Kathy Ruttenberg: The Earth Exhales.
One might ask why these need to be in clay. Ruttenberg called the show The Earth Exhales and maybe that anthropomorphism is enough of a reason: tying humans to nature is, shall we say, grounded in clay. Grounded, in fact, is the title of a 2009 ceramic and bronze female figure. It is a blued-eyed blonde woman in a green dress, lying on her back, lifted slightly off the surface by her head, elbows and the rigid skirt from which her fishnet-stocking-clad legs emerge. From her breasts rise stylised grey oak trees with one leaf on each branch. An orange lizard rests on her left forearm. On her skirt are flowers with six or seven lavender petals and a face at the centre. Here person becomes vegetation (an exaggeration of the natural process of recycling nutrients) and vegetation becomes person (so far, only a fantasy). There is a blue moth on the lady's left leg, a yellow bird on her right hand and a pink moth above. She stares wide-eyed, drugged or dreamy.
Here is another example, certainly the showiest on view. Overgrown is a female figure on the wall. Above her impassive face is a gigantic Marie-Antoinettescale hairdo consisting of branches on which birds perch. There are leaves outlined in green on her skin and three-dimensional leaves, a bunny and flowers on her skirt. An owl sits on her left wrist and the flower she holds in her right hand has a face at centre, more stylised than her own.
Another: Submission consists of a male figure in striped pants kneeling on an iron table. On its stretchers are decorative heads with spiky black hair that is the inverse of the shaggy mane of the limp female cloth-and-clay doll that he holds in both arms, like a dead body or a sacrificial offering. The male has a deer head with (real?) antlers; there is a hole more or less where his heart would be (for access?) and tattoos or relief picture-stories embellish his bare torso. Her ceramic skin is pasty white; his is tan and crusty.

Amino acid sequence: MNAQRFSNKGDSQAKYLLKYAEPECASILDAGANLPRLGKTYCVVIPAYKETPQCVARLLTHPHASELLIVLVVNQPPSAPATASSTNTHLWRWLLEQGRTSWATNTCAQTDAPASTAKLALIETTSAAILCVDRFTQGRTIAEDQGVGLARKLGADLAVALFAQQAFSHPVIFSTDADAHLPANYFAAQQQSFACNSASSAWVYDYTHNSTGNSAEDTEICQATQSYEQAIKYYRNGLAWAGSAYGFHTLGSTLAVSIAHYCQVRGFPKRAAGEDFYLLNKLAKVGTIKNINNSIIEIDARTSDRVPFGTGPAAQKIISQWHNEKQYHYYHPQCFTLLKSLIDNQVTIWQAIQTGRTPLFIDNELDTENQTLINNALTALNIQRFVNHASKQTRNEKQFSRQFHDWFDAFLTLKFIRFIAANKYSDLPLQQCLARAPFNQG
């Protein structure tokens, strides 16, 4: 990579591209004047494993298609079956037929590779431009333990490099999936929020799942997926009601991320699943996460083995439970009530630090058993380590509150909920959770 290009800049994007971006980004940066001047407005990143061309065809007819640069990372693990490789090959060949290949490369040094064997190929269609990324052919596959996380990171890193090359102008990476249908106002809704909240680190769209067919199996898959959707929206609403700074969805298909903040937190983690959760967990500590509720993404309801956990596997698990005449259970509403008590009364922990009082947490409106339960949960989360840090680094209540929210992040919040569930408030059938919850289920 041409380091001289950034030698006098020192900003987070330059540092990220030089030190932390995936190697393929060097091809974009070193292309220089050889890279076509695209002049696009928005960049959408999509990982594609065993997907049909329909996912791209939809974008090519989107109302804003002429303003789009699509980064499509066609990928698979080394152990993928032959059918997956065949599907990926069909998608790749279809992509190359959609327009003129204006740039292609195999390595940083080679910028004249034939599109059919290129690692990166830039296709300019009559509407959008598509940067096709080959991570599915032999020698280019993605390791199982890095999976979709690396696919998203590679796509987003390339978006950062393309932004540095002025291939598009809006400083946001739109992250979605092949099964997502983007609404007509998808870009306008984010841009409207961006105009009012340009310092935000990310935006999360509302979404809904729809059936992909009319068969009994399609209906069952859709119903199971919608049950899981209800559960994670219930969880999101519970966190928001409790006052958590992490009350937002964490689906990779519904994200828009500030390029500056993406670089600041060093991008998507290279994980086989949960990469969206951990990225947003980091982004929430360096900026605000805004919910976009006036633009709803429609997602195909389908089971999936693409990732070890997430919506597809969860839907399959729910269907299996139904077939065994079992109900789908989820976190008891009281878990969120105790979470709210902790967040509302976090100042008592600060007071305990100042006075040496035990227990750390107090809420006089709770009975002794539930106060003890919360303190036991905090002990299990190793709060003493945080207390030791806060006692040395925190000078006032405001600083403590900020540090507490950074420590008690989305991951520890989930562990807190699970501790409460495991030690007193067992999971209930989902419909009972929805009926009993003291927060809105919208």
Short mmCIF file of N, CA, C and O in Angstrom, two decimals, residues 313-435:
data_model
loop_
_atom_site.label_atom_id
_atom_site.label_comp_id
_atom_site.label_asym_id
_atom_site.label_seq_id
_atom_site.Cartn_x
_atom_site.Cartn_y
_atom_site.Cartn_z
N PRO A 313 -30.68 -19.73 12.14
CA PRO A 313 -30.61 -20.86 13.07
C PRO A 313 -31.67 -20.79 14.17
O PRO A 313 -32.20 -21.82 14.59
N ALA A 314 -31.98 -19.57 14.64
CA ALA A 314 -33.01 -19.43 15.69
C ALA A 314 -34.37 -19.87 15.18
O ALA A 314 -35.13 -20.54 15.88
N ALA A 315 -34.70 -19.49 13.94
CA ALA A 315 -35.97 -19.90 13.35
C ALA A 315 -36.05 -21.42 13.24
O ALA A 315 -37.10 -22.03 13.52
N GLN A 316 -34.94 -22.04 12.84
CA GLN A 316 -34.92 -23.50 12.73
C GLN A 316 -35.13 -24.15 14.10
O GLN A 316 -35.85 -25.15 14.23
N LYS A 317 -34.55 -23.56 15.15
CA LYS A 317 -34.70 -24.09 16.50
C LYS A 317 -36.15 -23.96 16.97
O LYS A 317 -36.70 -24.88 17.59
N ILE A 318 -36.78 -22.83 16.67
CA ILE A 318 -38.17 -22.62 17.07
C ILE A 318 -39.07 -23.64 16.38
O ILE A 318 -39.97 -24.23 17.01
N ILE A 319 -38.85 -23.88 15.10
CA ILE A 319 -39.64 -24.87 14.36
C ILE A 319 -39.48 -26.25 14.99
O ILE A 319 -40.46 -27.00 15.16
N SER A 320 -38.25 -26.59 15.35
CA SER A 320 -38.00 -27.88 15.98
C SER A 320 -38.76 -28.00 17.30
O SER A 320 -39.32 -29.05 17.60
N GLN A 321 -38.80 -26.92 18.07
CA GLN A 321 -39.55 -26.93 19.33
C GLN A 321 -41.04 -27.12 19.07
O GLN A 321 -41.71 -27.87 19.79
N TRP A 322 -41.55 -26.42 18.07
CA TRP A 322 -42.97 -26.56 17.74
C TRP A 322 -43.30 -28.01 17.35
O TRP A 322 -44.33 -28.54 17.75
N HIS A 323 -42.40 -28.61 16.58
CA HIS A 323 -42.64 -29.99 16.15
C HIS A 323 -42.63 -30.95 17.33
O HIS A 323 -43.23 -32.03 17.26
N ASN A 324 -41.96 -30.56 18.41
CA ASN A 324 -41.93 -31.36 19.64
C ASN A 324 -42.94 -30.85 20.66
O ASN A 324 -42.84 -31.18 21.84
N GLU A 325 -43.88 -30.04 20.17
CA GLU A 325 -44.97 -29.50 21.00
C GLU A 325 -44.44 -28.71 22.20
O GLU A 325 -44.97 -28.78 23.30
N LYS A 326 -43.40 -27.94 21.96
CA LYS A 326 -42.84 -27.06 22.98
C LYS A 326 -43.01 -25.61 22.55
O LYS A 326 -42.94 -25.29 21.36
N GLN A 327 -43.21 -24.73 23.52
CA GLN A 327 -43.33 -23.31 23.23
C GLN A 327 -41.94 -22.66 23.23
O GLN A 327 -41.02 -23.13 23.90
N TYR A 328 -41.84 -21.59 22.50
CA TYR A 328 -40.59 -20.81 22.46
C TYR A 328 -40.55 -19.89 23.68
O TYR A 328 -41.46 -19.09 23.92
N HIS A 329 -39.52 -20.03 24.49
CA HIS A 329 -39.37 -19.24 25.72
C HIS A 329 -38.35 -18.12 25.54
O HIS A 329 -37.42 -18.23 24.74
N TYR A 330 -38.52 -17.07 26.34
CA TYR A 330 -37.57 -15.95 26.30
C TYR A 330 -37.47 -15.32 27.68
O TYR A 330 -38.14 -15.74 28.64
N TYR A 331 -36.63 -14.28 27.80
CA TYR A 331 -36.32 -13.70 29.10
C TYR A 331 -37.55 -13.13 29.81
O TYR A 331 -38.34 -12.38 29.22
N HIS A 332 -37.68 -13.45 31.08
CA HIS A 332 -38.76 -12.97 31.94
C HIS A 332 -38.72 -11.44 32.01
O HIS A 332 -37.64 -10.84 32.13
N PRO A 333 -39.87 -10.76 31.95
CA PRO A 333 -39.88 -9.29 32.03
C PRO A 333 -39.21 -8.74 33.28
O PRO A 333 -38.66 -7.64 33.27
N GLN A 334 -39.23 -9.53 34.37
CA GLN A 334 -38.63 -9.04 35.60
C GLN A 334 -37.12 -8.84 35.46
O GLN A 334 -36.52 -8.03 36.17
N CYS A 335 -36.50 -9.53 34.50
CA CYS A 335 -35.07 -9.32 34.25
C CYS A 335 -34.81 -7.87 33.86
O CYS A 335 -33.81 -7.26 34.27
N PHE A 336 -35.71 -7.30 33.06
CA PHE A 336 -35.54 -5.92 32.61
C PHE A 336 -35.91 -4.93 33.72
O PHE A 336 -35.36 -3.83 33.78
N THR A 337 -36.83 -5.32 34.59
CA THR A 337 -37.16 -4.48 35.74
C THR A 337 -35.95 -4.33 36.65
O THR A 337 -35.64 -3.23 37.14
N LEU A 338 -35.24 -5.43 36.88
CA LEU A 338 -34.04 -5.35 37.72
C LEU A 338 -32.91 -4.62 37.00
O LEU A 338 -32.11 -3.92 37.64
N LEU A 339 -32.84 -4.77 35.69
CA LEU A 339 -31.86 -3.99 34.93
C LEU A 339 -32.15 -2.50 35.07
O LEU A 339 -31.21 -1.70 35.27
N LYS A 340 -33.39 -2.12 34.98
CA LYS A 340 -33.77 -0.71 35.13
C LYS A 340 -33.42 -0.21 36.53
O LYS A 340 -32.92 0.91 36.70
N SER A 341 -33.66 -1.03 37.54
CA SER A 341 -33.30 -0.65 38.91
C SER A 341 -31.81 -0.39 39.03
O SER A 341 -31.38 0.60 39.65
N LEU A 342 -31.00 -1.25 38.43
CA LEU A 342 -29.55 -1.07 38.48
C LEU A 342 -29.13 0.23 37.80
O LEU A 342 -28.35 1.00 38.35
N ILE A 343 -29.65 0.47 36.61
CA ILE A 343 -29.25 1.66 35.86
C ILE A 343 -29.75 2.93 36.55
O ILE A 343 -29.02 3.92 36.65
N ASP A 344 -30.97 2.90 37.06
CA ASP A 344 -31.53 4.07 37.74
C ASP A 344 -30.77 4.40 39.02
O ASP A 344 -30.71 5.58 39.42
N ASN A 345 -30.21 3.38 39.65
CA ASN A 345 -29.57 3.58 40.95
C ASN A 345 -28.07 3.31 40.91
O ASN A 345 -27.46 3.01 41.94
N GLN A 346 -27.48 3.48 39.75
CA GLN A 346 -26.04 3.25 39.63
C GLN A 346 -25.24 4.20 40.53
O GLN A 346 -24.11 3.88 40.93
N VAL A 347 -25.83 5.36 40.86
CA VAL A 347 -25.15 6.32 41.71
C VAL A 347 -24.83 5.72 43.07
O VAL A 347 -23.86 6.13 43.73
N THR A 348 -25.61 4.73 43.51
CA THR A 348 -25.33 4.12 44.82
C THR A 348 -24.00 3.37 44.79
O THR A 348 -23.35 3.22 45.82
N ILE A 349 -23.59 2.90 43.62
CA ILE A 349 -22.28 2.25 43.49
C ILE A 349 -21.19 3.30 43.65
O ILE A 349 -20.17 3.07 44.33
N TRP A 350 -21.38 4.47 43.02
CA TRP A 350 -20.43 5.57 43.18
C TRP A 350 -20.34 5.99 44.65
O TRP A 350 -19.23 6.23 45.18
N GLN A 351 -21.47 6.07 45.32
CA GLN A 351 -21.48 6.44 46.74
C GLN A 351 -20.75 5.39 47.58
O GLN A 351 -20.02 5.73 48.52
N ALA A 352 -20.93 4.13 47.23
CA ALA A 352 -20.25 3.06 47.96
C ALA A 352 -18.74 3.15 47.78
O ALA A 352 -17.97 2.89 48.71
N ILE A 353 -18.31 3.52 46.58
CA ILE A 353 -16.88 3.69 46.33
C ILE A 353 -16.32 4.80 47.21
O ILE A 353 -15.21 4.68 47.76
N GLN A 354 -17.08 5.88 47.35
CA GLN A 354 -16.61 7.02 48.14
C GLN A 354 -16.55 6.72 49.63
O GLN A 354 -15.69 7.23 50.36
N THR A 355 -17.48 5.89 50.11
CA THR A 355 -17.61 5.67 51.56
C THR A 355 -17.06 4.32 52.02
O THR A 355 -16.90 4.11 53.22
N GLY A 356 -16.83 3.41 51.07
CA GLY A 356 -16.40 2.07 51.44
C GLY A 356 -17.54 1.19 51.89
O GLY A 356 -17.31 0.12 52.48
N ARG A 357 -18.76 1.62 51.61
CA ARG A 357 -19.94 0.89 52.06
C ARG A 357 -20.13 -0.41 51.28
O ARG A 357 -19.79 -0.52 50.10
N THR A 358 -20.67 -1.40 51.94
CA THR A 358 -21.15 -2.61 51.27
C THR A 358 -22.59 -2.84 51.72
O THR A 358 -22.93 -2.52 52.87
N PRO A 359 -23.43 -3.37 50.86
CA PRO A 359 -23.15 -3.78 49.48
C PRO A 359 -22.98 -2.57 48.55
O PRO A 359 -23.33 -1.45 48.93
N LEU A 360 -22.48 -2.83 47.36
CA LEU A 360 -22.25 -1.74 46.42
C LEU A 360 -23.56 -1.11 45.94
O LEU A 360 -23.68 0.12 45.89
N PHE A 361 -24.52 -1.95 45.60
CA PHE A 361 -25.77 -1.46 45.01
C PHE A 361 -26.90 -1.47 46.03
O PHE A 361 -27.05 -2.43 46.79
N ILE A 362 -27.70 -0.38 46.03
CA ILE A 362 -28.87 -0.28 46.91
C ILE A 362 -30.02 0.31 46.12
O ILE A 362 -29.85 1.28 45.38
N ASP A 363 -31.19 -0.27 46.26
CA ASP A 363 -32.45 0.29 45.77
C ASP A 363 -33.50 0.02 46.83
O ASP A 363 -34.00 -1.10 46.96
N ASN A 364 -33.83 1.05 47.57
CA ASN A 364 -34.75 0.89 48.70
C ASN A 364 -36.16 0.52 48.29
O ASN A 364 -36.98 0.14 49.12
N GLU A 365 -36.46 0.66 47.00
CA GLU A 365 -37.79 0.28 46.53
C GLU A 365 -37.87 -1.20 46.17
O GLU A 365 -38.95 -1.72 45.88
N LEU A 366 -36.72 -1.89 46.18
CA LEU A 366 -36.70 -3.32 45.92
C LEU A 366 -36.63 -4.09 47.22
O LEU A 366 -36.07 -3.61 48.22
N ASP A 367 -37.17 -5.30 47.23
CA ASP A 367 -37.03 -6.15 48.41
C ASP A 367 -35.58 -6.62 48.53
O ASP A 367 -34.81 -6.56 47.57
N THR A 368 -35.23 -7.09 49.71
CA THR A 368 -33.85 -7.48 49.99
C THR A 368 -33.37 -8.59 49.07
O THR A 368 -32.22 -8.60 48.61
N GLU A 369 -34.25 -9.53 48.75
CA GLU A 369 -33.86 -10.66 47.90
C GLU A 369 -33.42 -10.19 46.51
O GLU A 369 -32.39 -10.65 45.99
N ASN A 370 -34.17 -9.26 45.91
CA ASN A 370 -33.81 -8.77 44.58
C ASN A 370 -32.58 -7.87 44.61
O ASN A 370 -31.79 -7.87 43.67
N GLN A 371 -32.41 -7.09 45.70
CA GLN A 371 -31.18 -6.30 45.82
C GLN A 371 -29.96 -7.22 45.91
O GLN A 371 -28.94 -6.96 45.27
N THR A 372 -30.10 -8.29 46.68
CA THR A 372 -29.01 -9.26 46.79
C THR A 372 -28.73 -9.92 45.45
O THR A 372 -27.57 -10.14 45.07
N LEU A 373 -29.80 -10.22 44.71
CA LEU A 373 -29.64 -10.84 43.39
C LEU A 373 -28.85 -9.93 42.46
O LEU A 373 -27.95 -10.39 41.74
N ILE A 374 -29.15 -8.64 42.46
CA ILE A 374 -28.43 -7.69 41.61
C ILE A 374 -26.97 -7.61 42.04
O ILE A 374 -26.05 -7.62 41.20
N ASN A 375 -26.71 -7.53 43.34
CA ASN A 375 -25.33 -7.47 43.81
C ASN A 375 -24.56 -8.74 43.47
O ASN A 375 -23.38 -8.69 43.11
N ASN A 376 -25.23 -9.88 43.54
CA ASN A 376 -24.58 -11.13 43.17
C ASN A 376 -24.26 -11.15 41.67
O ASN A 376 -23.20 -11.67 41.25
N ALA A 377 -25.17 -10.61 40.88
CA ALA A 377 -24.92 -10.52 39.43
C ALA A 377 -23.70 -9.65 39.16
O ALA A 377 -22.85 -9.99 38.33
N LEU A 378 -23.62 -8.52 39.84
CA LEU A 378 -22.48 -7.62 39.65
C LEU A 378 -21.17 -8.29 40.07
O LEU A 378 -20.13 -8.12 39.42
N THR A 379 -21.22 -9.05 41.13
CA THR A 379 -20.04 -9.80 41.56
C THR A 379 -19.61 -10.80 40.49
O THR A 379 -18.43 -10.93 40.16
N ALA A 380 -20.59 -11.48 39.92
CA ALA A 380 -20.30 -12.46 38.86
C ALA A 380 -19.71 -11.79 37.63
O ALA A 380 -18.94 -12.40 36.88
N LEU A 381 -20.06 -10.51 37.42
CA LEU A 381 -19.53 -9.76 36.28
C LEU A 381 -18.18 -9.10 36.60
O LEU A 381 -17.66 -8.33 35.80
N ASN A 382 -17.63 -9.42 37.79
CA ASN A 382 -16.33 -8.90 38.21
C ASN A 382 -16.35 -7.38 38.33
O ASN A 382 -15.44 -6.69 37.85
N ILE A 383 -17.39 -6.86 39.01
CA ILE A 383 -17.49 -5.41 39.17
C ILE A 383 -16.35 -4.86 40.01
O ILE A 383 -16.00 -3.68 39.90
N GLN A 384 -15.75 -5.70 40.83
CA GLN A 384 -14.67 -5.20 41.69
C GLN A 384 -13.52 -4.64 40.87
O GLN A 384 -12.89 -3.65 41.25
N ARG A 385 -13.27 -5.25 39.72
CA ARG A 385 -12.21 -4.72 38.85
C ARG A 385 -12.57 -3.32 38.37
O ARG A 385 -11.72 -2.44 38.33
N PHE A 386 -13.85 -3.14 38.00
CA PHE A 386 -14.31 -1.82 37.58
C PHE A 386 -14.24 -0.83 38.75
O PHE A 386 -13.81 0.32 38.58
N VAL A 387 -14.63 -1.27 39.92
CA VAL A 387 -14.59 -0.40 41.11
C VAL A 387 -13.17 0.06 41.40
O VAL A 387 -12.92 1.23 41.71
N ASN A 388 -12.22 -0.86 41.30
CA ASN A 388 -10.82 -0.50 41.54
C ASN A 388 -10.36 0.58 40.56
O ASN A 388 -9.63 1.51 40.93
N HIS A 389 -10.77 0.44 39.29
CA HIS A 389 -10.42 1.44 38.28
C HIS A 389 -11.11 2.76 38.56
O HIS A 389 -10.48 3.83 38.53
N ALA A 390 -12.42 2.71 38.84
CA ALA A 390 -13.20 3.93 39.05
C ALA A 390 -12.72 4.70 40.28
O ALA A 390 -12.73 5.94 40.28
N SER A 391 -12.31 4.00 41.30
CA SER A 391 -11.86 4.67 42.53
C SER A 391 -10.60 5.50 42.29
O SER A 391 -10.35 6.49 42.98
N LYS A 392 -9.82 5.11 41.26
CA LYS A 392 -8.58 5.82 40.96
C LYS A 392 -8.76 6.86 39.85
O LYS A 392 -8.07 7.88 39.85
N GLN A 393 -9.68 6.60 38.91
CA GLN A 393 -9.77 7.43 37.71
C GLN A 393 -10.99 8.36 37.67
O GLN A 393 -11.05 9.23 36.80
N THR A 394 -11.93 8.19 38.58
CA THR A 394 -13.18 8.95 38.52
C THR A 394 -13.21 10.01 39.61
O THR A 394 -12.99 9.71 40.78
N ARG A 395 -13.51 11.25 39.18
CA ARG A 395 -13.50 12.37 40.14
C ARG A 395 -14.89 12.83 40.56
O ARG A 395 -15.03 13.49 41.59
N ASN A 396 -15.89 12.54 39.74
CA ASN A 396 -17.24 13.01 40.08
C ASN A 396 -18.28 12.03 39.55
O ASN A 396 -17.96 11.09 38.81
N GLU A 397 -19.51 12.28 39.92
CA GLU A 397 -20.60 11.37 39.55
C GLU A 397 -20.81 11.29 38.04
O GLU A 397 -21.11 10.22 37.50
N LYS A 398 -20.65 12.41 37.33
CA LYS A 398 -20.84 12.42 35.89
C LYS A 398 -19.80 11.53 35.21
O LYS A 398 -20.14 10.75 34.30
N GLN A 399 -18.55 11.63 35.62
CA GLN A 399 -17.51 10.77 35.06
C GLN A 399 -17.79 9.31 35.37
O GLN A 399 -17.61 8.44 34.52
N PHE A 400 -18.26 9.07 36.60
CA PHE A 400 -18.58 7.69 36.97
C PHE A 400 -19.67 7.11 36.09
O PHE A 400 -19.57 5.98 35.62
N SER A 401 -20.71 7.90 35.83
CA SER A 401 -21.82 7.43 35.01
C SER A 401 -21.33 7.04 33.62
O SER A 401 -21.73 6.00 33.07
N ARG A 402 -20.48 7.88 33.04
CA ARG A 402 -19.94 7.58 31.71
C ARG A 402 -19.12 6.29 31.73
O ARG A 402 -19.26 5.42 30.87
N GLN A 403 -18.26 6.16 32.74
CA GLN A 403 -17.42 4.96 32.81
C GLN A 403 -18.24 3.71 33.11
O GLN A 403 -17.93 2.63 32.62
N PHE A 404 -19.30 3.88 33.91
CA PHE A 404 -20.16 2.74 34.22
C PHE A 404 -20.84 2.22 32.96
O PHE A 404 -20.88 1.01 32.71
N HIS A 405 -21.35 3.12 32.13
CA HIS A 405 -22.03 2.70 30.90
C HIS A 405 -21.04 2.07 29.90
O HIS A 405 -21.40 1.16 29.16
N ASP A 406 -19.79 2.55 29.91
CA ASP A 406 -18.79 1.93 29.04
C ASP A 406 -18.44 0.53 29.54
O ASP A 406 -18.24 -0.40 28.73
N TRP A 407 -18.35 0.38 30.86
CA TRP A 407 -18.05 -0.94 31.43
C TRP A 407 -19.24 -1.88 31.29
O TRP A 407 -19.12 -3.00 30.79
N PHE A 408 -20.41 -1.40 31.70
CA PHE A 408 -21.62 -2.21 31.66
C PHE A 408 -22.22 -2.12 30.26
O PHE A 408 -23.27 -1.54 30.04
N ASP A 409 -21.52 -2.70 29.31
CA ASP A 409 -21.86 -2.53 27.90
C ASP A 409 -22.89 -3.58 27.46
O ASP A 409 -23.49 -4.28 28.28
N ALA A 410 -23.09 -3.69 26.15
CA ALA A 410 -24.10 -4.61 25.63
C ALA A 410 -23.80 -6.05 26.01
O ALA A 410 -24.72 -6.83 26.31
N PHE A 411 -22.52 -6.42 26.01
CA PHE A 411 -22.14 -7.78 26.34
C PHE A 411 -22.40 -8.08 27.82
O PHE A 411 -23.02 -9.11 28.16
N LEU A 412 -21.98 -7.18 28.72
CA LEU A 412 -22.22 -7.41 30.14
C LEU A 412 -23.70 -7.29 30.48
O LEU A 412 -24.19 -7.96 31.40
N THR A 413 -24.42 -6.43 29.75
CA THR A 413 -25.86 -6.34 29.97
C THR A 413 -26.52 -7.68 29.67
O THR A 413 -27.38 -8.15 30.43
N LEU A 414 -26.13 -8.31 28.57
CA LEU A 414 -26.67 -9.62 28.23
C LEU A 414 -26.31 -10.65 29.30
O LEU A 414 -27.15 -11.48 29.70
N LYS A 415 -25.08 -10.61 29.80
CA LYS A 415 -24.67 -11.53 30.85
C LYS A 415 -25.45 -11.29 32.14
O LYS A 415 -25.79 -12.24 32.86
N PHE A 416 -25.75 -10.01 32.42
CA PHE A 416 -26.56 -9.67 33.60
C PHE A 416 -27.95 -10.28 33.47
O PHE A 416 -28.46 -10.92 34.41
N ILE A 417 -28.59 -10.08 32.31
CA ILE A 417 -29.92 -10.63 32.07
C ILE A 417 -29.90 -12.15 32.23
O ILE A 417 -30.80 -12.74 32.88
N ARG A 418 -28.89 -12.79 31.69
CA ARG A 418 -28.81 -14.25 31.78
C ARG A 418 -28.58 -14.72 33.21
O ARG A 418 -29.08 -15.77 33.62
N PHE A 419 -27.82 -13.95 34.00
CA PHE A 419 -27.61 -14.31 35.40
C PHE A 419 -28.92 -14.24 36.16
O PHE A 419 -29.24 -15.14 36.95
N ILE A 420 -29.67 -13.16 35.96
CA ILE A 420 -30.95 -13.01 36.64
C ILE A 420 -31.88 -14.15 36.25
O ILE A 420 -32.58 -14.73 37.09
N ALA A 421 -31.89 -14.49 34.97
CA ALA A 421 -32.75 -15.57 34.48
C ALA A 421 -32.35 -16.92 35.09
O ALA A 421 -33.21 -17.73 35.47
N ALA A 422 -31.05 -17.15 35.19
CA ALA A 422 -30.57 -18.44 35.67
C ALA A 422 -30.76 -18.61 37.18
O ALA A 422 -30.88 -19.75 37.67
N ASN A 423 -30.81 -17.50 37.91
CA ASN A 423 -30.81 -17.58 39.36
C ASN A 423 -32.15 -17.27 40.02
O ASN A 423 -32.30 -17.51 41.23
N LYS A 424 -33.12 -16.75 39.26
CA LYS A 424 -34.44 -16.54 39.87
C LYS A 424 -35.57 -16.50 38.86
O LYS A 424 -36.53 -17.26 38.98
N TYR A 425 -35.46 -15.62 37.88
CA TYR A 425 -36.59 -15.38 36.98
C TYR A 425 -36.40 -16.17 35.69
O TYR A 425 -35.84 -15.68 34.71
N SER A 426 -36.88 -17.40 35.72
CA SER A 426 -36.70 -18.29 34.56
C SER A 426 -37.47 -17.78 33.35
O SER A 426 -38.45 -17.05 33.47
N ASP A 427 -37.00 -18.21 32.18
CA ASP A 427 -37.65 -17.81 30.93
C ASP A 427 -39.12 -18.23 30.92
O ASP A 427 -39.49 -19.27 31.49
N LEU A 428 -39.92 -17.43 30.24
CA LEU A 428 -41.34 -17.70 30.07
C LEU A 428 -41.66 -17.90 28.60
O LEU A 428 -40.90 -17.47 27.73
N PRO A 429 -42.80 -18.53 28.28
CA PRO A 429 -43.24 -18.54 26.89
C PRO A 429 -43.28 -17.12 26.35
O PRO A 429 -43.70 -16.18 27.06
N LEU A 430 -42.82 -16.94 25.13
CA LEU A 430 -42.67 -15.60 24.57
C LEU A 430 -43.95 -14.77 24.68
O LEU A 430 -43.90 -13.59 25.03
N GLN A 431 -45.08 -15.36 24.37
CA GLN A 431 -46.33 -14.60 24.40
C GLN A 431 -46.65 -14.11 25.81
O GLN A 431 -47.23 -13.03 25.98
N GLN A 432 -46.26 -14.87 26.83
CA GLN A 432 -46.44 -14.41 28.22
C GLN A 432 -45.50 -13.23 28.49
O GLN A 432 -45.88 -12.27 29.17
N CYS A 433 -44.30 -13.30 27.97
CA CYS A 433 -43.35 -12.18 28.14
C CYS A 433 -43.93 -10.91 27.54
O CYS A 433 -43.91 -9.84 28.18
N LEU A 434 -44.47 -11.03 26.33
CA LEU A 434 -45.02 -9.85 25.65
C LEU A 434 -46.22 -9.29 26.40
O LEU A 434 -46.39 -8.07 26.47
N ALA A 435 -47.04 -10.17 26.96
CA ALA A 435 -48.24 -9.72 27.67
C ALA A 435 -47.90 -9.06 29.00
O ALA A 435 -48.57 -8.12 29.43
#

And one more: Wildflower is an arching tower of diminishing-size heart-shaped leaves and heads bearing flower-crowns. The asparagus-like stalk terminates in a 'dripped' pink-skinned female figure in a skirt, a ballerina-like or princess-like figure dangling her tiny pointed feet.
So does all this mean something? Some desire to connect humanity to the rest of nature seems most likely, but Ruttenberg seems to hedge her bets by making the figures unnatural in proportion and in surface. Although often the skin has a faintly salted sheen, which other artists have used to create a seductive flesh, here it made me think of suppurating decay. The garments are restrictive and elaborate, again speaking more of artifice than of any blending into nature. The natural features seem a burden as they appear in relief upon or growing from the bodies. The branch-hair might be associated with the Greek myth of Daphne turning into a laurel tree and recall Bernini's famous sculpture depicting that transformation, but Ruttenberg's scenes are characterised by rigidity and brittleness and her surfaces, when not simply depictive, are more often repellent than seductive.
Occasionally the works are amusing and sprite-like and, always, they call for close attention and hold the interest of the viewer. For one of the show's catalogue essayists, Frederique Joseph-Lowery, the works fertilely generate metaphors of gender identity and suggest stories that "begin where love ends". Essayist Chinnie Ding, on the other hand, writes "The flux between self-possession and attachment, plenitude and encumbrances--variously brought on by solitude as much as by companionship--preoccupy [Ruttenberg's] work to affecting results." What is most striking to me is the complexity of the set-ups and yet their ambiguity or incongruity. The artist is quoted as saying her work expresses "inner landscapes" and her personal life involves a commitment to animals, but whatever Kathy Ruttenberg means by these works, it does not seem like good news. The transformations are more often bloody than transcendent. These are unquestionably carefully developed and provocative works. Their strength is in the abundance of ideas they can suggest. But if you want a clear social or moral message you will have to invent it yourself.
A Review by Janet Koplos
Janet Koplos, a former senior editor at Art in America magazine and guest editor at American Craft magazine, is the co-author of Makers: A History of American Studio Craft (2010, University of North Carolina Press).